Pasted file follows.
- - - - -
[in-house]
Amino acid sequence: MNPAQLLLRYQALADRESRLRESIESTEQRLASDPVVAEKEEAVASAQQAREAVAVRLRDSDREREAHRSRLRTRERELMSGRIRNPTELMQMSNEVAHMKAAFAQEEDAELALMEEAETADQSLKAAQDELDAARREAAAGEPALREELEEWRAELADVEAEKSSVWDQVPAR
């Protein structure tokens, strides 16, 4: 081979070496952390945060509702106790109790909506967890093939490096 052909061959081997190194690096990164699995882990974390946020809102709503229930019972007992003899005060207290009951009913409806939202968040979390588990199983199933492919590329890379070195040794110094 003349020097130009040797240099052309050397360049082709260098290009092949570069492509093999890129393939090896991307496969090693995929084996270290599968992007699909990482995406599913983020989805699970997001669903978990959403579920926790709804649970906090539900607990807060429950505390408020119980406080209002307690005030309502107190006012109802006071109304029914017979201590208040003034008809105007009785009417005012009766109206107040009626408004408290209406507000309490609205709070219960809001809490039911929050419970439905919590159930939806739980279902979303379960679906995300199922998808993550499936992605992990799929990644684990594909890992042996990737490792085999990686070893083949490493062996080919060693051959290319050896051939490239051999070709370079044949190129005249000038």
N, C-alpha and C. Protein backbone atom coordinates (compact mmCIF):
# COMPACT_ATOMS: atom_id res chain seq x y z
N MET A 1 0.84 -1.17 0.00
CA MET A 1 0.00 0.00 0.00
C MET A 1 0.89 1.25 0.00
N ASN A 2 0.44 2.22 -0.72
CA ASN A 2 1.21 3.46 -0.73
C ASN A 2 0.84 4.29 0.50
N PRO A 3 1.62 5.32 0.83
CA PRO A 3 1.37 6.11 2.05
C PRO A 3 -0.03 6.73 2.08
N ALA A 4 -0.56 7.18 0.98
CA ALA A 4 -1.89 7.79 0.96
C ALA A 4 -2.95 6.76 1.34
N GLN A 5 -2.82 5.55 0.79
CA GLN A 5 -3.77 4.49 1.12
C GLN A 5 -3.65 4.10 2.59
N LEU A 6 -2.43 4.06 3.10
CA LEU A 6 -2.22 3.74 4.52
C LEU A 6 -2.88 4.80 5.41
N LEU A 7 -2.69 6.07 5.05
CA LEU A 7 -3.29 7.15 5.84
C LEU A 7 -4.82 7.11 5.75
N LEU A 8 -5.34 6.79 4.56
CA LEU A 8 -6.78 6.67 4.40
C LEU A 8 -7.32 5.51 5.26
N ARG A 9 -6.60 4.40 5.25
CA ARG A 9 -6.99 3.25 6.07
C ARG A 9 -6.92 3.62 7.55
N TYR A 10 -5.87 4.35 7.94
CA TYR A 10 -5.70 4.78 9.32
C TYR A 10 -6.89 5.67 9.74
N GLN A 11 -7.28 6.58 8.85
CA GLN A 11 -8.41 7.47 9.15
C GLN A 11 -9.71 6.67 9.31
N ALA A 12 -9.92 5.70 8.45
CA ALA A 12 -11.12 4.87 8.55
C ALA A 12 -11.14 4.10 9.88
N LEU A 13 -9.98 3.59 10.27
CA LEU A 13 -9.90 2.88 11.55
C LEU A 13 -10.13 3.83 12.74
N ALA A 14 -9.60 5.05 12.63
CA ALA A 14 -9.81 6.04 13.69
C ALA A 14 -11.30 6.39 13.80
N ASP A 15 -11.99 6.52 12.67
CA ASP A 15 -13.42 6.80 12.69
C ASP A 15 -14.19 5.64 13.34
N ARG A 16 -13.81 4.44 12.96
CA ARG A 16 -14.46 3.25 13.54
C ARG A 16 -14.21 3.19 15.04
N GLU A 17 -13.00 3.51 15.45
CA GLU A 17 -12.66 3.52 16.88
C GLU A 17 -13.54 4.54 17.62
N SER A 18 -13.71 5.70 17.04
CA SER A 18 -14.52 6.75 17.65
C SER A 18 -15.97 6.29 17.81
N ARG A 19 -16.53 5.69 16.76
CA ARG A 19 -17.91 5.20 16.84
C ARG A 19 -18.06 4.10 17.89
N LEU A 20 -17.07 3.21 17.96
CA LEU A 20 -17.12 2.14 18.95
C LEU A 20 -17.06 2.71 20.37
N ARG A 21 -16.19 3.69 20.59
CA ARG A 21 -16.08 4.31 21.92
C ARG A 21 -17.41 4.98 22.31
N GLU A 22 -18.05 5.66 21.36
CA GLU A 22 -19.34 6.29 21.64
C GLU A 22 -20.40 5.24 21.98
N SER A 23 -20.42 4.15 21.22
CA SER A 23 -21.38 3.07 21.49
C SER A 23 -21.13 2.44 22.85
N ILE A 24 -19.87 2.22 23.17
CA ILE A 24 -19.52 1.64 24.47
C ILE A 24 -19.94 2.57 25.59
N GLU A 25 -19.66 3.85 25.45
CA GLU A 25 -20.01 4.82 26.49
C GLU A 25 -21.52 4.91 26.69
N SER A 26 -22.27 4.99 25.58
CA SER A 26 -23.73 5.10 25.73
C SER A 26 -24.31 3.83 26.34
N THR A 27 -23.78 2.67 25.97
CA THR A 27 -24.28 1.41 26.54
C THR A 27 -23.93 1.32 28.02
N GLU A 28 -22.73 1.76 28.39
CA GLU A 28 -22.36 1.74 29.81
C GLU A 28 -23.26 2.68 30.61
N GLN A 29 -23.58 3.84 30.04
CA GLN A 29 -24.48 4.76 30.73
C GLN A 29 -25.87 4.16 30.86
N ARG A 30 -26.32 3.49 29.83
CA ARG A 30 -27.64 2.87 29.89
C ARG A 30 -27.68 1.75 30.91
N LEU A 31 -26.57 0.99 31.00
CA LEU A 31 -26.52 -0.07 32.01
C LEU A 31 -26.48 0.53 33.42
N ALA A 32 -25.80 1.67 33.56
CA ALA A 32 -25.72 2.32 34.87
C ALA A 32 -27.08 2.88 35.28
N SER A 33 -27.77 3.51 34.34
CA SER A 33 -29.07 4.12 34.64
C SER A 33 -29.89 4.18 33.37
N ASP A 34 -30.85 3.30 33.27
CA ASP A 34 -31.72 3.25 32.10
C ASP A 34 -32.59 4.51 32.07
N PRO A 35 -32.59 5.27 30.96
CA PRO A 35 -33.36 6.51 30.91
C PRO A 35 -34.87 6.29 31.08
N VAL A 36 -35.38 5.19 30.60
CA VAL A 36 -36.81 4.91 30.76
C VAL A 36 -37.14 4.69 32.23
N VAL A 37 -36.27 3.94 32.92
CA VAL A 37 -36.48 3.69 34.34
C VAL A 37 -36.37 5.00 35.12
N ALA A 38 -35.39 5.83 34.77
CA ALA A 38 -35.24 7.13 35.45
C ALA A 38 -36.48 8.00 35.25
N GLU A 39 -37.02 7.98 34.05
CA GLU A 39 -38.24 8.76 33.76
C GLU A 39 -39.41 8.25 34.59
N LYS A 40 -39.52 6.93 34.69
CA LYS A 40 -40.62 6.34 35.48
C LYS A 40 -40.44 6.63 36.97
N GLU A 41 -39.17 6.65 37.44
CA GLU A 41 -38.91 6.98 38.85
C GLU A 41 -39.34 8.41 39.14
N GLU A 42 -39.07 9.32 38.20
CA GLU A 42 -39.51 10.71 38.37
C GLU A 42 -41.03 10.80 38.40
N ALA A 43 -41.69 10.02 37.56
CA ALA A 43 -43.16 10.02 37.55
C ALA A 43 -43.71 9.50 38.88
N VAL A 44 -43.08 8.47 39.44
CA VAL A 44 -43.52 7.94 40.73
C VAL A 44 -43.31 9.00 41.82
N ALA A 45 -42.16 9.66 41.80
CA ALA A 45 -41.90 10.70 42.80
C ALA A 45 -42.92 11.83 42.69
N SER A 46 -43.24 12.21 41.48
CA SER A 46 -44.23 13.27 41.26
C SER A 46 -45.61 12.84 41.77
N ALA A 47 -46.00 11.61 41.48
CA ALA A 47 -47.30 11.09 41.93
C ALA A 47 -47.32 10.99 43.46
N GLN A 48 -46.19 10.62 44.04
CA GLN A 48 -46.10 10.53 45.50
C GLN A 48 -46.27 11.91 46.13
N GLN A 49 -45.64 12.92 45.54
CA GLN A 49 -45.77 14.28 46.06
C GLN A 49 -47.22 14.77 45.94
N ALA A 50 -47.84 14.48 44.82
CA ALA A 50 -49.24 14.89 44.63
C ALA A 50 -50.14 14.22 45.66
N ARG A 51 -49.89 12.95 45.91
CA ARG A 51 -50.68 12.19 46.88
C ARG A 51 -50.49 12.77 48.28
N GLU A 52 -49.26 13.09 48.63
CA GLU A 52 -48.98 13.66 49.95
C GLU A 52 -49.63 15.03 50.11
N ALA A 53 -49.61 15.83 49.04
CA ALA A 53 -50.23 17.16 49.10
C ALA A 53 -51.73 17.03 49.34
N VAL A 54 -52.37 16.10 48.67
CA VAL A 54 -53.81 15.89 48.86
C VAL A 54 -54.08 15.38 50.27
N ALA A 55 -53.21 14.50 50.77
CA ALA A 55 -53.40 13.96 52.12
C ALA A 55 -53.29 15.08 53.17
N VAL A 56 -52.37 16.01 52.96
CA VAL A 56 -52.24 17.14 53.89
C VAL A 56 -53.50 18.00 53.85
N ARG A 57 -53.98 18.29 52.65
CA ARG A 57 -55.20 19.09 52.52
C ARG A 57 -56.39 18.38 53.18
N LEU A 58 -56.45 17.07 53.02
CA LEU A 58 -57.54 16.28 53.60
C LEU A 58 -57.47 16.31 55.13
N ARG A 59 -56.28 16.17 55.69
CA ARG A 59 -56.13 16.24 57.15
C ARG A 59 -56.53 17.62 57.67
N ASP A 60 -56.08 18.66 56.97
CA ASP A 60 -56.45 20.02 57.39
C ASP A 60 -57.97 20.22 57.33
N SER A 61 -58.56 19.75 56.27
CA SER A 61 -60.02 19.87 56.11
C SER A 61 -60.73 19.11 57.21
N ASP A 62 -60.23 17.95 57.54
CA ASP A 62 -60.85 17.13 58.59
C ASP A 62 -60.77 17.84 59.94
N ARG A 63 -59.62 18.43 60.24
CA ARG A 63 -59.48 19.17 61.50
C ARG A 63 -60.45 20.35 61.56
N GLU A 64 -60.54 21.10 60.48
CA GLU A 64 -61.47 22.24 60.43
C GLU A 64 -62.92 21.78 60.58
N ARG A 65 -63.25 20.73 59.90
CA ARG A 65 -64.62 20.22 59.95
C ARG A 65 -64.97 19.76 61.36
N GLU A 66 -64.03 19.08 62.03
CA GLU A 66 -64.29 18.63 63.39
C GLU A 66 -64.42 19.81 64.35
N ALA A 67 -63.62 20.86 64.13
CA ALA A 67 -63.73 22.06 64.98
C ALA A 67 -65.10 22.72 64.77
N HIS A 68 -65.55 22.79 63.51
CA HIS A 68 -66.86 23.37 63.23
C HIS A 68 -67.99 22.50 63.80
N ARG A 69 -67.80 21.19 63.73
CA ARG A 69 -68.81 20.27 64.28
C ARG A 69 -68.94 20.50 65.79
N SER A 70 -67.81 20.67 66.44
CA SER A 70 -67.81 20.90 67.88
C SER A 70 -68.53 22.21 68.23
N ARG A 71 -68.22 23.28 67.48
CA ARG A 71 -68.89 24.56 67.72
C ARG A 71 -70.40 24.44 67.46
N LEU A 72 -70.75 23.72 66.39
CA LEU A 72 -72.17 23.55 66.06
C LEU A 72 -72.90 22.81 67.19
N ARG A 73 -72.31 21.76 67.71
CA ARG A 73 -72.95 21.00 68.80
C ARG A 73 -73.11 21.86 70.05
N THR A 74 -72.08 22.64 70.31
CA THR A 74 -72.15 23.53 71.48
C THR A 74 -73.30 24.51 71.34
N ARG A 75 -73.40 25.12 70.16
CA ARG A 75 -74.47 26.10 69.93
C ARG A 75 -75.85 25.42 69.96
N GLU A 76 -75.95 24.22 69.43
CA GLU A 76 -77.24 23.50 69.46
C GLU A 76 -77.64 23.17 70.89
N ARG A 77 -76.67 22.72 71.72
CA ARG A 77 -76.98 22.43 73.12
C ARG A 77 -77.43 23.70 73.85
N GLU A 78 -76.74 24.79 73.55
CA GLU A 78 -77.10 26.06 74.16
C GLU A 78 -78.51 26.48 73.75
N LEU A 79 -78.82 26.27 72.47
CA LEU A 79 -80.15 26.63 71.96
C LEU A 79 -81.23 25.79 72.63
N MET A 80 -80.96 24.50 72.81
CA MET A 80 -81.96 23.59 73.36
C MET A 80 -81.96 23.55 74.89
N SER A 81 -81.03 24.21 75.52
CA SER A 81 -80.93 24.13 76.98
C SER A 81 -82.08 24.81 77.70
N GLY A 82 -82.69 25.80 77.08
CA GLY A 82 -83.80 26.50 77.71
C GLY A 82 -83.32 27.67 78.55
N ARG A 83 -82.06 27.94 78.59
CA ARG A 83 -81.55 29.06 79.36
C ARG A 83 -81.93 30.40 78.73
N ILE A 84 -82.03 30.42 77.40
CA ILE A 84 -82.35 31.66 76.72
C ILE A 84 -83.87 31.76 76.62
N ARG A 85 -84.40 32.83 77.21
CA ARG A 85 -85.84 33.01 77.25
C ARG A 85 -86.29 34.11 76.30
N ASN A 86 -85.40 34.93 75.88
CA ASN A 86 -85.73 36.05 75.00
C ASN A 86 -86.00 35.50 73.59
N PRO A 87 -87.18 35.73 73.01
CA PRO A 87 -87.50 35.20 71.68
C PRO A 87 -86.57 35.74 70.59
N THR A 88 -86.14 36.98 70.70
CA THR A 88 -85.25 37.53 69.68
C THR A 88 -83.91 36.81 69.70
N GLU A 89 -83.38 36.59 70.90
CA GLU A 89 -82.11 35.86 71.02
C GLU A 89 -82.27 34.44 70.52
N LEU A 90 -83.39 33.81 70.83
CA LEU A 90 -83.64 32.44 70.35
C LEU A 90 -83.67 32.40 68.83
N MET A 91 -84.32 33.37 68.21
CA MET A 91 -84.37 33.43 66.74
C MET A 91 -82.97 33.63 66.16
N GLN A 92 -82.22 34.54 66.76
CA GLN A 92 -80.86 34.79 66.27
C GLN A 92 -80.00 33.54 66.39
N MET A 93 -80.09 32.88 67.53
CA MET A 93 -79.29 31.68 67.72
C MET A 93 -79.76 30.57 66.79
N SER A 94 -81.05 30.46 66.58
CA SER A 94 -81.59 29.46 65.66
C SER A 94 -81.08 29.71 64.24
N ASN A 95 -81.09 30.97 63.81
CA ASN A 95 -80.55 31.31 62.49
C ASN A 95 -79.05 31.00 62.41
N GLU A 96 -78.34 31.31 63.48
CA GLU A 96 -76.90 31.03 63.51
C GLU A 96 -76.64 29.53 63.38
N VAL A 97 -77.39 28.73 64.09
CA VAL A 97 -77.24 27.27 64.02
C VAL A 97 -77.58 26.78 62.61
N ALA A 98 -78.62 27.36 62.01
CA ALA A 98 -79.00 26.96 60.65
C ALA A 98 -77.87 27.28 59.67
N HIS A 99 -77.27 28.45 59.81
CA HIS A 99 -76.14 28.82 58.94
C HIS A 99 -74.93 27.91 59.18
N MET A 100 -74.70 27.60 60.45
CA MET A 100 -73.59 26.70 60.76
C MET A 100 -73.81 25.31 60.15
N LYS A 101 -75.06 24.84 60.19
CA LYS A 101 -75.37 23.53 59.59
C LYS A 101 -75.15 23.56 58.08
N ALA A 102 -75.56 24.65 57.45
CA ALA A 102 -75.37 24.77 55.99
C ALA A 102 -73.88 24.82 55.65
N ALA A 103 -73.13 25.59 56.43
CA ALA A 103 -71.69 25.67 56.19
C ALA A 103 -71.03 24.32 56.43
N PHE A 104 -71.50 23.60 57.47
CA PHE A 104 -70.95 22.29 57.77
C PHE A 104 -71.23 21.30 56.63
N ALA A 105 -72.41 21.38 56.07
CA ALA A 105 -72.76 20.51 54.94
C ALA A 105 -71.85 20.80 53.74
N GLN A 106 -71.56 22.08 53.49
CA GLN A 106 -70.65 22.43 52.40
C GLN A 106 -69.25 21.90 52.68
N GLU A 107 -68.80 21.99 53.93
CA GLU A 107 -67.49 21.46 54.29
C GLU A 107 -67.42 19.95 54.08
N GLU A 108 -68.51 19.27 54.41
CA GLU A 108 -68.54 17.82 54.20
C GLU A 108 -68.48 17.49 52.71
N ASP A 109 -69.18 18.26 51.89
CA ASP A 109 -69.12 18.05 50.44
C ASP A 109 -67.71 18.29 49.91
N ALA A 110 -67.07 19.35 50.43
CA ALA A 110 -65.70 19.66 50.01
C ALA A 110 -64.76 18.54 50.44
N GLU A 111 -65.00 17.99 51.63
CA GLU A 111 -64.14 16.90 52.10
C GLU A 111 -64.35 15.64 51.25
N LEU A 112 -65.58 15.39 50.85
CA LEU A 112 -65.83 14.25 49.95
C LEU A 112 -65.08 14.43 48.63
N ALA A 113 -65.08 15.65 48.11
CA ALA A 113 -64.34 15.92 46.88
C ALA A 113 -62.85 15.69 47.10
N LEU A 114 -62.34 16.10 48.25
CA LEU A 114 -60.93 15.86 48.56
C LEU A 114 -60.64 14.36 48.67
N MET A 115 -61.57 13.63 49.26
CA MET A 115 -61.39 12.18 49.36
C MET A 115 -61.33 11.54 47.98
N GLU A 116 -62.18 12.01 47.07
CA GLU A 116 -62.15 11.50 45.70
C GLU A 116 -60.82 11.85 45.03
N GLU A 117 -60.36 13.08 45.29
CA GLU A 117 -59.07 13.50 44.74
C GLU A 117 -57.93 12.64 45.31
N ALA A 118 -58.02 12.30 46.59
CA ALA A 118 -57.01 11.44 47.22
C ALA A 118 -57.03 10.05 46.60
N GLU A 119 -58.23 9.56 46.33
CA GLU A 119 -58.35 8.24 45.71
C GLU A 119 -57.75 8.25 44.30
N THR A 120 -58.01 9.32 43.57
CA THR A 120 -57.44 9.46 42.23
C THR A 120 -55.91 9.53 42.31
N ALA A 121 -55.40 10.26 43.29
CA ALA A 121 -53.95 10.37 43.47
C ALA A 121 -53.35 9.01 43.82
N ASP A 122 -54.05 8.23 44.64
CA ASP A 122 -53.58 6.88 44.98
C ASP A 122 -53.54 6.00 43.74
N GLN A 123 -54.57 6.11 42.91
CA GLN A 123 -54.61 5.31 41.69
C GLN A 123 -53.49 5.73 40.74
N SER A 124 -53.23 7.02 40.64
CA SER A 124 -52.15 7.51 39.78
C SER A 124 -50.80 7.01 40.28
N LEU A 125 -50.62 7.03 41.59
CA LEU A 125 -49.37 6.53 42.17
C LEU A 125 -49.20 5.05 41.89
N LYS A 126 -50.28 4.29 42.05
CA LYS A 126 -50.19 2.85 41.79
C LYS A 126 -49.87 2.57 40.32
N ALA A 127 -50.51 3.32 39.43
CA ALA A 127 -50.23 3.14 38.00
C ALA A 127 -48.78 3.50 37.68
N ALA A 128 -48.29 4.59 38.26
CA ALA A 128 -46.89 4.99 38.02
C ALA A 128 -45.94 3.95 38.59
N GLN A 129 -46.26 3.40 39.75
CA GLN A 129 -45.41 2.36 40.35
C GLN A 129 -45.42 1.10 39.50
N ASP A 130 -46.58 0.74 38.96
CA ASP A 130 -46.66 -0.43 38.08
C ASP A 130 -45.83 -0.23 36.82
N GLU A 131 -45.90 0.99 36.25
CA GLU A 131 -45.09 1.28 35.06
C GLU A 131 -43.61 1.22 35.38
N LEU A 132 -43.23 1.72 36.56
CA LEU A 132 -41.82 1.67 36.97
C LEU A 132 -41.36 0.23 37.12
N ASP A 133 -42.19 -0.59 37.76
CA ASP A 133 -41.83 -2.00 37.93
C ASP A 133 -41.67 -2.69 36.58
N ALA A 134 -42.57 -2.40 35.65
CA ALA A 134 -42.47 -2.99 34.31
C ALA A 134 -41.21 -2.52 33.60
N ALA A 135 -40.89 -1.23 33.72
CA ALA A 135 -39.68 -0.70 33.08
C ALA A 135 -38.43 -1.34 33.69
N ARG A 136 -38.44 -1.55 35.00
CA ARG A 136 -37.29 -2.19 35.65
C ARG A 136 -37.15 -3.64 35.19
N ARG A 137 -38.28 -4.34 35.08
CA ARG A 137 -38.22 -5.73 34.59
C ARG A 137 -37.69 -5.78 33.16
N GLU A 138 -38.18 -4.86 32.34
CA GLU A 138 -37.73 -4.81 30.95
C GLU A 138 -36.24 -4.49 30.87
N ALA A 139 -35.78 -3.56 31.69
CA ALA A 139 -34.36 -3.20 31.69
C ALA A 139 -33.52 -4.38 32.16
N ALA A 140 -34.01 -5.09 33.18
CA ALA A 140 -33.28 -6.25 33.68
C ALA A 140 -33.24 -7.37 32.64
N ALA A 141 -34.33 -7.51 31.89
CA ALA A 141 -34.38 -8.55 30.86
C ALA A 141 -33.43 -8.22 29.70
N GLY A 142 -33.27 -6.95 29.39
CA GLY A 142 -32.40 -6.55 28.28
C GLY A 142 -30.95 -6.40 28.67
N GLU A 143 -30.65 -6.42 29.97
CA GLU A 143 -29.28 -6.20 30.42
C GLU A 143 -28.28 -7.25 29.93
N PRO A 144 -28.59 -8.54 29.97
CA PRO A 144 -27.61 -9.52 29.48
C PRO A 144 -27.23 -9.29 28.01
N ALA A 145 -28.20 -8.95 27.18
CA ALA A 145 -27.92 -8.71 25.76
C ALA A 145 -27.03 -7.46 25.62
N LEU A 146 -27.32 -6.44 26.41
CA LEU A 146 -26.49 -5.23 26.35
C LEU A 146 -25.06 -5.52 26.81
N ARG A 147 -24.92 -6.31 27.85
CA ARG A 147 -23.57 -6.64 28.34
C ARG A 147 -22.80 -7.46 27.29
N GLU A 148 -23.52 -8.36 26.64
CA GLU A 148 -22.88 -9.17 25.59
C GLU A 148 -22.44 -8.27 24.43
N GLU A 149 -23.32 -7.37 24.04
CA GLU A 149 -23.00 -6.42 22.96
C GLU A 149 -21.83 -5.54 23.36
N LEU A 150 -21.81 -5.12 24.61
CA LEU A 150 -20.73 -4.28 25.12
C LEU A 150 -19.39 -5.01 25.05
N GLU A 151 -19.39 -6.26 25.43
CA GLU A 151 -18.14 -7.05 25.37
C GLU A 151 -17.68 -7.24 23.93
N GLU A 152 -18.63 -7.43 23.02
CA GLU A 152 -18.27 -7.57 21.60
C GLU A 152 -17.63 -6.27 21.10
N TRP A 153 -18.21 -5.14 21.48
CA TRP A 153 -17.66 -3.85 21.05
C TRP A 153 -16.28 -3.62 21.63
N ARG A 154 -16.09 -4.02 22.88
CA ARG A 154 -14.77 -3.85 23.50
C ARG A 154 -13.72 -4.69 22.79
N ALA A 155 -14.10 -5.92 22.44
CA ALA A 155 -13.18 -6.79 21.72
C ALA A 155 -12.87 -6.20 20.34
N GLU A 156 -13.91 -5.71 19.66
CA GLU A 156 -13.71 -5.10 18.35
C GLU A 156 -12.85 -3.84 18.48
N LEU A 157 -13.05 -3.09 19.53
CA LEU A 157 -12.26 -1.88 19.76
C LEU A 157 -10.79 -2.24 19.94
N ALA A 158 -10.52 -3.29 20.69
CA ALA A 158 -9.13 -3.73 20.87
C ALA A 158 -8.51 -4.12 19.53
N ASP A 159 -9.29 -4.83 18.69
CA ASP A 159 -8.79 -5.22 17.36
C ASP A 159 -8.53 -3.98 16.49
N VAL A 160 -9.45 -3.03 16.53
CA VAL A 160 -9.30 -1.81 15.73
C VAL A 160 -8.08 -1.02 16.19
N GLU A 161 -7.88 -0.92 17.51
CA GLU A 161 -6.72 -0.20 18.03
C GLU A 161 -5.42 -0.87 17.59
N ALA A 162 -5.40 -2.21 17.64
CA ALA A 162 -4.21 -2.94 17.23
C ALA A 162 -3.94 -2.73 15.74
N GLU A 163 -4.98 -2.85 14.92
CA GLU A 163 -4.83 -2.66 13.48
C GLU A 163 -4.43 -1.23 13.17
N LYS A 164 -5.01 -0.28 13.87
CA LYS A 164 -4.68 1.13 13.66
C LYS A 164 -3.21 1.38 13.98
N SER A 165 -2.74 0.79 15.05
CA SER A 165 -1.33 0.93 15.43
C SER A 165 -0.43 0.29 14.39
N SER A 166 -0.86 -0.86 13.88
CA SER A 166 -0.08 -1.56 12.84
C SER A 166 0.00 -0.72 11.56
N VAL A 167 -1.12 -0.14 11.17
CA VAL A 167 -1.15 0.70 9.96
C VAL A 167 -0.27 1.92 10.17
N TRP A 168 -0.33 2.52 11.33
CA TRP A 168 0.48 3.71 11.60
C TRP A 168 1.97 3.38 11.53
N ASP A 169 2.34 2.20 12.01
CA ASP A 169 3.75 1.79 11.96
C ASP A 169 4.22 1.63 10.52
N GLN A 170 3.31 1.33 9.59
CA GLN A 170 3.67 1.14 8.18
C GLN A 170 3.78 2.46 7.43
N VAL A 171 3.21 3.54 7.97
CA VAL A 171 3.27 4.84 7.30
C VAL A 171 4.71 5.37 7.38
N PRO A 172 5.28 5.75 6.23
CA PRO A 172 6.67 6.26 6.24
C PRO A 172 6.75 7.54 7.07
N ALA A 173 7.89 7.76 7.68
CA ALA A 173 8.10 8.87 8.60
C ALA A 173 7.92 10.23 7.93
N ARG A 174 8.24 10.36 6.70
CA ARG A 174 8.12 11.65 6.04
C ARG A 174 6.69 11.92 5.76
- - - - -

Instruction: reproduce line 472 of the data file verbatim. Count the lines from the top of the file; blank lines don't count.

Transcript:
CA GLU A 156 -13.71 -5.10 18.35